Figure 7 Mean and standard deviation of volume fraction values of newly formed bone tissue (NFB) and fibrovascular stroma (FS) in bone defects obtained by craniotomy and treated with Polyurethane as a function of observation periods compared to Control group (A) 60 days and (B) 120 days. Statistically significant differences are indicated by (*) and (**) (p <0.05 t-test).  

In a similar study, Boeck-Neto et al.[15] found satisfactory results in facial bone repair. The authors compared the use of calcium phosphate and Ricinus communis, both associated with autogenous bone, to increase the maxillary sinus floor, resulting in a bone mass gain in both groups, but emphasized that the graft materials, that were biocompatible, were not completely reabsorbed after 10 months, but integrated into the bone.

3.1 Repair of segmental defect in the zygomatic arch

Macroscopically, the pieces obtained from the Treated group with polyurethane and latex membrane were analyzed and showed growth of mineralized bone joining the stumps of the zygomatic arch. In the Control group, the pieces obtained in periods of 60 and 120 days showed scar tissue in the region of the defect.

Figure 8 presents X-ray images of Control and Treated groups in both observation periods, 60 and 120 days.

Figure 8 Digital radiography of the rabbit zygomatic arch of the Control and Treated groups at 60 days (A and B) and 120 days (C and D). (A) In the image of the Control group at 60 days the zygomatic arch stump region (red arrows) can be seen and the entire bone defect region with radiolucency (wide red arrow); (B) In the Treated group - 60 days there is an area of radiopacity connecting the stumps of the bony defect forming a bridge between the stumps (green arrow); (C) In the image of the Control group - 120 days radiolucency (wide arrow) in the region of the defect can also be seen; (D) In the Treated group at 120 days, a radiopaque area can be seen connecting the bony defect stumps, forming a bony bridge between them.  

In the images of the Control group at 60 days ( Figure 8 A), there is a radiopaque area in the stumps of the zygomatic arch (white arrow) and a radiotransparent area in the bone defect region (red arrow). In the Treated group ( Figure 8 B) there is a narrow region of radiopacity joining the stumps, forming a bridge between them (green arrow).

In the images of the Control group - 120 days ( Figure 8 C) there is a radiotransparency in the center of the bone defect (red arrow). In this example, there is a small region of greater radiopacity in an area in the top margin to the right of the defect. The radiographic image of the Treated group at 120 days ( Figure 8 D) there is a homogeneous and greater radiopacity area joining the stumps, going toward the center of the defect, forming a thicker bone bridge compared to the 60-day period. In this example there is a thin radiotransparent line in the center of the defect in an s shape (green arrow).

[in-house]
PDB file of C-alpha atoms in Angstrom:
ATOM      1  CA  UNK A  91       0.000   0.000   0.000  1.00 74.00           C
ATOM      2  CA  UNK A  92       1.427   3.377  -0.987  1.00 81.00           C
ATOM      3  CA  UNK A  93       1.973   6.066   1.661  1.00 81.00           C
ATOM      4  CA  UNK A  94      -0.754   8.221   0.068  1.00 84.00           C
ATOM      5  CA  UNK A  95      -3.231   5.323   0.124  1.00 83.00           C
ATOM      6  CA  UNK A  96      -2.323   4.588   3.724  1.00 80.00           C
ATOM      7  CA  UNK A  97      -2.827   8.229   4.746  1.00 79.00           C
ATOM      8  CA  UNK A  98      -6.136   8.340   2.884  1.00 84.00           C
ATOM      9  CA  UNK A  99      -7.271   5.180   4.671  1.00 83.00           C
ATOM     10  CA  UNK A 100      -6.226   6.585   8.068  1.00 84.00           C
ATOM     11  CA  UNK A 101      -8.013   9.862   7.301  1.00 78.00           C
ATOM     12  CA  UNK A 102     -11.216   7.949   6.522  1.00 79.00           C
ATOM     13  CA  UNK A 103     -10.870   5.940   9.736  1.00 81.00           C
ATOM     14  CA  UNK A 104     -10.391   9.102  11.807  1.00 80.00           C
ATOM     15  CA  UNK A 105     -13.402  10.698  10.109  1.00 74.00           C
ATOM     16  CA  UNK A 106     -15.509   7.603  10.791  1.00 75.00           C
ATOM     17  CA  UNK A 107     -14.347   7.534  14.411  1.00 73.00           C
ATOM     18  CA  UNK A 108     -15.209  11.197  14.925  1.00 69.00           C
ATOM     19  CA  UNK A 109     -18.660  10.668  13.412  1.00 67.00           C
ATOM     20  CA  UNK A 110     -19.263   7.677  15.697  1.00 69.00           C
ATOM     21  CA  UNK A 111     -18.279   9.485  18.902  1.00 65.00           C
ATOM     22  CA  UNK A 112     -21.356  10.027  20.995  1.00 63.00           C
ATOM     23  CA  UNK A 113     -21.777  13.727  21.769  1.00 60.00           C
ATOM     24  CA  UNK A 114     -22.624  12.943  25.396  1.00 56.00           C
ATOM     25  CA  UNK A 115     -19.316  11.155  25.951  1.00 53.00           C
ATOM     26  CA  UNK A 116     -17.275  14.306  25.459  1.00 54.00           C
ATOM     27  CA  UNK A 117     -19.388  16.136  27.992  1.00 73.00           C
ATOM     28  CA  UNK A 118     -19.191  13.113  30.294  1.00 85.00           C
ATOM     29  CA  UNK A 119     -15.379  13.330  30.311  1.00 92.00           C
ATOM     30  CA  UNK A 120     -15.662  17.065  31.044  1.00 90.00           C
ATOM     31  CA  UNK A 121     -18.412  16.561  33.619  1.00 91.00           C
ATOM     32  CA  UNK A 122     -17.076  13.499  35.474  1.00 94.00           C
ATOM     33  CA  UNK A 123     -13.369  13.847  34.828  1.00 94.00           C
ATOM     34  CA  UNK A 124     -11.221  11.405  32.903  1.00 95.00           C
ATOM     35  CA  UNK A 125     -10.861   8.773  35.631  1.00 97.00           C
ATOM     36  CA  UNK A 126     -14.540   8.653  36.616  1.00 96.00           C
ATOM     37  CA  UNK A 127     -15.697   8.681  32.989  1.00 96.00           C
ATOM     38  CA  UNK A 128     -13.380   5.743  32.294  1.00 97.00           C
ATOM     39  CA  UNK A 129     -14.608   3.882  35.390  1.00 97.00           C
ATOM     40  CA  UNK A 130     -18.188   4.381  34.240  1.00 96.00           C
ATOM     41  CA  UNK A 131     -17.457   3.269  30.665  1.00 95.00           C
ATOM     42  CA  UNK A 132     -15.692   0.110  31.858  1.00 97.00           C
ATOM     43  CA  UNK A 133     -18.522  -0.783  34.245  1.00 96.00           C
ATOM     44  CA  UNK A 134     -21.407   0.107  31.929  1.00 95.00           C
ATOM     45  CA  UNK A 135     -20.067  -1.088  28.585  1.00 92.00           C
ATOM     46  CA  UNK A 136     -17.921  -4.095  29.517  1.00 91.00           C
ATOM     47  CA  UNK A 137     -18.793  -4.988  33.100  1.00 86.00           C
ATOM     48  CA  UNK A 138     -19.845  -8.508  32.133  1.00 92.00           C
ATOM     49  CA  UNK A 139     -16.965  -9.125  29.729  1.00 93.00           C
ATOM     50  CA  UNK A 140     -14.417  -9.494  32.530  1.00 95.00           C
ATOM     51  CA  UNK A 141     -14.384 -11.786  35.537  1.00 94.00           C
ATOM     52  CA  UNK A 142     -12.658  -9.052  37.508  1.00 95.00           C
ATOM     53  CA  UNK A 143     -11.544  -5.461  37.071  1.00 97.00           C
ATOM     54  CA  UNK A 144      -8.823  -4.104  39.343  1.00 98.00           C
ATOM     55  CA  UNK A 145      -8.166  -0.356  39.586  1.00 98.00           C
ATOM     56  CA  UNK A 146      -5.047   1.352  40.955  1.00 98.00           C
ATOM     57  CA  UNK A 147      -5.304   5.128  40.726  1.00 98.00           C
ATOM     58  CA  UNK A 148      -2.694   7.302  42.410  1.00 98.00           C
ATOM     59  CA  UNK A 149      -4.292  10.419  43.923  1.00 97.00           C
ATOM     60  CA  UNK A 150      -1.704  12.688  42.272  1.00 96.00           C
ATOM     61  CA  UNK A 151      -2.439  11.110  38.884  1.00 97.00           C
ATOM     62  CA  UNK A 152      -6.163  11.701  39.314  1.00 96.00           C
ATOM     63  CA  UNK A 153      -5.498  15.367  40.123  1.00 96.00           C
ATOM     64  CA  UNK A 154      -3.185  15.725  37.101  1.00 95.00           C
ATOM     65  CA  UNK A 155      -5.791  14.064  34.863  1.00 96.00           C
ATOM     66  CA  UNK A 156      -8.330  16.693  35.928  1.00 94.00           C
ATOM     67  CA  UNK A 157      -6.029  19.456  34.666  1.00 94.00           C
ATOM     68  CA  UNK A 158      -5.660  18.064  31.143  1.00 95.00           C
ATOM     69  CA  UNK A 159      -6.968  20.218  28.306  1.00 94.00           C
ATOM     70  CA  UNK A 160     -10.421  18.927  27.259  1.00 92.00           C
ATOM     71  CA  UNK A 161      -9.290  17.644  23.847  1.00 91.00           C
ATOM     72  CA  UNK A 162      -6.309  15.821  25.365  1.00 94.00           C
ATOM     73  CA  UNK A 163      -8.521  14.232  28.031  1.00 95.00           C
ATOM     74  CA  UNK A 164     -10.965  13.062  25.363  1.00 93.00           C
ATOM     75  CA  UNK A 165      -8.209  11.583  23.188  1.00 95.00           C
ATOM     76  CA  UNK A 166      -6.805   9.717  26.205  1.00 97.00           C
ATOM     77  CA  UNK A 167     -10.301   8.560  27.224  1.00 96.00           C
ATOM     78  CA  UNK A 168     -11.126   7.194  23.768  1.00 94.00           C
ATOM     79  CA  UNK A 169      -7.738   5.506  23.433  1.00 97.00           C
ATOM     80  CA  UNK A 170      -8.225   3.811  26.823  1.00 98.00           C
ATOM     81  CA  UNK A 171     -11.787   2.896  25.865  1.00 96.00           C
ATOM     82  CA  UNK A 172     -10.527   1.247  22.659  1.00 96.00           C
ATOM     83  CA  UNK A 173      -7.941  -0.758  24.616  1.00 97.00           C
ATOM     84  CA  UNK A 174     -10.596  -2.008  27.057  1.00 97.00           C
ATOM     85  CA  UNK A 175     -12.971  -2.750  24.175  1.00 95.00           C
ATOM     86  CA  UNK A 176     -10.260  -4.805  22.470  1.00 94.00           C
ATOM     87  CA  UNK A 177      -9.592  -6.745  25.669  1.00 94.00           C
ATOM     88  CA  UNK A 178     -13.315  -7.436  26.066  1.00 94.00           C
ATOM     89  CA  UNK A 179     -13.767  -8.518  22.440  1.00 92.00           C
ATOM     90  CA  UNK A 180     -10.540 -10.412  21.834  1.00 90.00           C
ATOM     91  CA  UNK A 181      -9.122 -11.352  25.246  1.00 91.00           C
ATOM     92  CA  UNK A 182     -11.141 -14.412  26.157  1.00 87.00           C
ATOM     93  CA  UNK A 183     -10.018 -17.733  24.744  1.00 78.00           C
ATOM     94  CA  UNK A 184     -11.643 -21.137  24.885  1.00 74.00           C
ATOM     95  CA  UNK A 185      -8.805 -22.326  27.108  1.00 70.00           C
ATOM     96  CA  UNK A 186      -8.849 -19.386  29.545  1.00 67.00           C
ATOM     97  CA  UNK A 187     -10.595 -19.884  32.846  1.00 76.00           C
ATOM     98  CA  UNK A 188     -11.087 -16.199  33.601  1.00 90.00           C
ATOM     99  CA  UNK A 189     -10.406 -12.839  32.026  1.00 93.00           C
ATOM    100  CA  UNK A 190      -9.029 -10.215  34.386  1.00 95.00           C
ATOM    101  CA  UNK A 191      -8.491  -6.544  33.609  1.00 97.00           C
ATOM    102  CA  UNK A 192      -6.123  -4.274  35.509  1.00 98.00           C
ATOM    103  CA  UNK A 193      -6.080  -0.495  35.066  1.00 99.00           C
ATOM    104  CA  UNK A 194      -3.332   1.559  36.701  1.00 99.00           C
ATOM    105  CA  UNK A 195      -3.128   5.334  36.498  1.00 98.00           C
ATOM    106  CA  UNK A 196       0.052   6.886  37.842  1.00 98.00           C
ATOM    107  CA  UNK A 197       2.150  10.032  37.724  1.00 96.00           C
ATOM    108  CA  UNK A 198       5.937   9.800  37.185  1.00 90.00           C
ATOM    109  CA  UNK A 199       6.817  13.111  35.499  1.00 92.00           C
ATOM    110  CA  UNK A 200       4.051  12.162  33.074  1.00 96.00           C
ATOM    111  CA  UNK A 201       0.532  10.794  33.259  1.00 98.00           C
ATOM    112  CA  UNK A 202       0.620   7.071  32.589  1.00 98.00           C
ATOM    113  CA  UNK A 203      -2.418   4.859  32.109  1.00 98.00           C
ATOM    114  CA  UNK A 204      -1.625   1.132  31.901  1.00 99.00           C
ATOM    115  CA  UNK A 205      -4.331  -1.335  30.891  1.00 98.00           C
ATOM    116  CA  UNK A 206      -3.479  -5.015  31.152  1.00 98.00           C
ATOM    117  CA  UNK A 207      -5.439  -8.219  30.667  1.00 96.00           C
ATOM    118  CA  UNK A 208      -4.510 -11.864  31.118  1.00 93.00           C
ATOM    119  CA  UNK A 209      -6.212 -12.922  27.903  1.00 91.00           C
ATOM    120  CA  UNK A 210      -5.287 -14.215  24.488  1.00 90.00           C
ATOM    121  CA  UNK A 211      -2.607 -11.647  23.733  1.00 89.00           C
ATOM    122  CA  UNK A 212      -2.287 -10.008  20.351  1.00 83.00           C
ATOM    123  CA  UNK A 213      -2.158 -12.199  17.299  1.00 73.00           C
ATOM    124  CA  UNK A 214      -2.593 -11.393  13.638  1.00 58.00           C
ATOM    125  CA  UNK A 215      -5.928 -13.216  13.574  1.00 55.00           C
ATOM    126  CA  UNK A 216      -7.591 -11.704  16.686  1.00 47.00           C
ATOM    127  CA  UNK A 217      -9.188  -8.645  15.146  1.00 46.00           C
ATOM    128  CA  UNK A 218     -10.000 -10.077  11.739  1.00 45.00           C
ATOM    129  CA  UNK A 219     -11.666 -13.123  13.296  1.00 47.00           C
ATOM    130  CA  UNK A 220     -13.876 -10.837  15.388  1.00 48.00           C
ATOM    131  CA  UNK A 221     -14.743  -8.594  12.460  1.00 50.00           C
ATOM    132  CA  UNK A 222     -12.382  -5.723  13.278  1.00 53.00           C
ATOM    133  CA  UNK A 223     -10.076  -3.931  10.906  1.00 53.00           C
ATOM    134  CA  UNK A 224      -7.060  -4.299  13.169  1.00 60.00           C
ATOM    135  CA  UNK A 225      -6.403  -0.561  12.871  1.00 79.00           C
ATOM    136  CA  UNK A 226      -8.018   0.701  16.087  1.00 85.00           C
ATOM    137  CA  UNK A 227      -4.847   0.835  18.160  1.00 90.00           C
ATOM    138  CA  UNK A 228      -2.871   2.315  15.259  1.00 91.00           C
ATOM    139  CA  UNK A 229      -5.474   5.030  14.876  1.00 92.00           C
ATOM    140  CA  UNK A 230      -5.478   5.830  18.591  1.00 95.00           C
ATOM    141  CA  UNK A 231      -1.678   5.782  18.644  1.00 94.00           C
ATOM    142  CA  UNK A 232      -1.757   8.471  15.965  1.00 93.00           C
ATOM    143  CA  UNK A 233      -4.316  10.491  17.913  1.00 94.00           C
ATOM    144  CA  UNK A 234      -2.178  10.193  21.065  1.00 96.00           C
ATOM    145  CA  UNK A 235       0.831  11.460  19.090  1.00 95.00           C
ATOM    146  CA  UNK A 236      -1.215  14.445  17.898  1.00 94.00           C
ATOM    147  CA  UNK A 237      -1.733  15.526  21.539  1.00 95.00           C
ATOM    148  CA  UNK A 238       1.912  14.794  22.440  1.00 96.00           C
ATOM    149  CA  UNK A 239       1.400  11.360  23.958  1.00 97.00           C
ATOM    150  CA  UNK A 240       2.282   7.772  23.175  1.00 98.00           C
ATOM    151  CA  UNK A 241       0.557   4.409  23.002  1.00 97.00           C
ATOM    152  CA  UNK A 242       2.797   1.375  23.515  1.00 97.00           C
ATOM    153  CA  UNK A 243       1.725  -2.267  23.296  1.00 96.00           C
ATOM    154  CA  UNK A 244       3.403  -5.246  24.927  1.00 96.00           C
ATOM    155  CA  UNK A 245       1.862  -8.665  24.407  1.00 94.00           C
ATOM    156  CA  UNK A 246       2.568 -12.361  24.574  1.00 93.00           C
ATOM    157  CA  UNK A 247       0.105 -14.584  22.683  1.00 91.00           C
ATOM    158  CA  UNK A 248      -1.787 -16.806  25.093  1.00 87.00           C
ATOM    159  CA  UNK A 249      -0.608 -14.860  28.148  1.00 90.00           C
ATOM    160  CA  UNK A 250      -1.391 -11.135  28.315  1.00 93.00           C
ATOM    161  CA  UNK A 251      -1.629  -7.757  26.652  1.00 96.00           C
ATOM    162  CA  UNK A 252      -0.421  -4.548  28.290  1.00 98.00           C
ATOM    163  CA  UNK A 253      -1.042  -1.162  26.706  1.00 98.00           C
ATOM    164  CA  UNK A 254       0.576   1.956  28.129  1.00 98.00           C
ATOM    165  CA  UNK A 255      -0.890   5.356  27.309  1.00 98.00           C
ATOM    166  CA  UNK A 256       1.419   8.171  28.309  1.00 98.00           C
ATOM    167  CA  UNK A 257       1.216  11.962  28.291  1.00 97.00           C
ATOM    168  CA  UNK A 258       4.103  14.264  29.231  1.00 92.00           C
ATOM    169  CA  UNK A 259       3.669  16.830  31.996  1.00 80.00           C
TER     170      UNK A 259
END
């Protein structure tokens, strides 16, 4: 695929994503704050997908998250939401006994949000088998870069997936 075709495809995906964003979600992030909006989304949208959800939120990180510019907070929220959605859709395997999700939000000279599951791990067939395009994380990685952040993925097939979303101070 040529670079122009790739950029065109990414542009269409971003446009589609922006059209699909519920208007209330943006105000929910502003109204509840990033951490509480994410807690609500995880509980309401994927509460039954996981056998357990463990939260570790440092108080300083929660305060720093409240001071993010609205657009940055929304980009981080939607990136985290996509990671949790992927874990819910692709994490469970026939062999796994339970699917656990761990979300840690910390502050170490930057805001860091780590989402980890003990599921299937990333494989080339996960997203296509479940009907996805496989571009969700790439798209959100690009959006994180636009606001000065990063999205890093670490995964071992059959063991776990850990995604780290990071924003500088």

Figure 9 A shows a photomicrograph of the region of the bone defect created in the zygomatic arch of the Control group 60 days post-surgery. The main structures presented are: incomplete bone repair process, with the presence of immature bone tissue and fibrous connective tissue (black arrow). In contrast, in the Treated group with polyurethane and Latex membrane ( Figure 9 B) there is a repair process via intramembranous ossification, with absence of cartilage. The complete covering of the bone defect by guided bone regeneration through the polyurethane particles associated to latex membrane can also seen. In addition, the bone trabeculae under growth (green arrow) are observed along the edges of the bone surgical cavity and organized bony structure in the margin of the bone surgery (black arrow). At higher magnification, osteogenic connective tissue involving particles of material implanted in metabolization process can be seen. A cement line on the surface of the particles is also present. ( Figure 9 E, black arrow). Figure 9 C presents a photomicrograph of the bone defect in the zygomatic arch for the 120-day period of the Control group. The main characteristics presented are: still incomplete bone repair process, with the presence of immature bone tissue and fibrous connective tissue (black arrow). In the Treated group at 120 days ( Figure 9 D) the main characteristics present are: a repair process via intramembranous ossification, with absence of cartilage, the covering of the bone defect by bone regeneration guided through the particles from the implanted material. At higher magnification ( Figures 9 F and G) the presence of newly formed bone tissue involving the polyurethane particles is notice, also areas under an active remodeling process ( Figure 9 F marked with *). Bone trabeculae that separated the particles among themselves, but integrated bone/particles with the bone cavity walls is also noticed ( Figure 9 F, G). Polyurethane particles with signs of metabolization becoming rarefied ( Figure 9 G marked with *) and leaving empty spaces between growing bone trabeculae.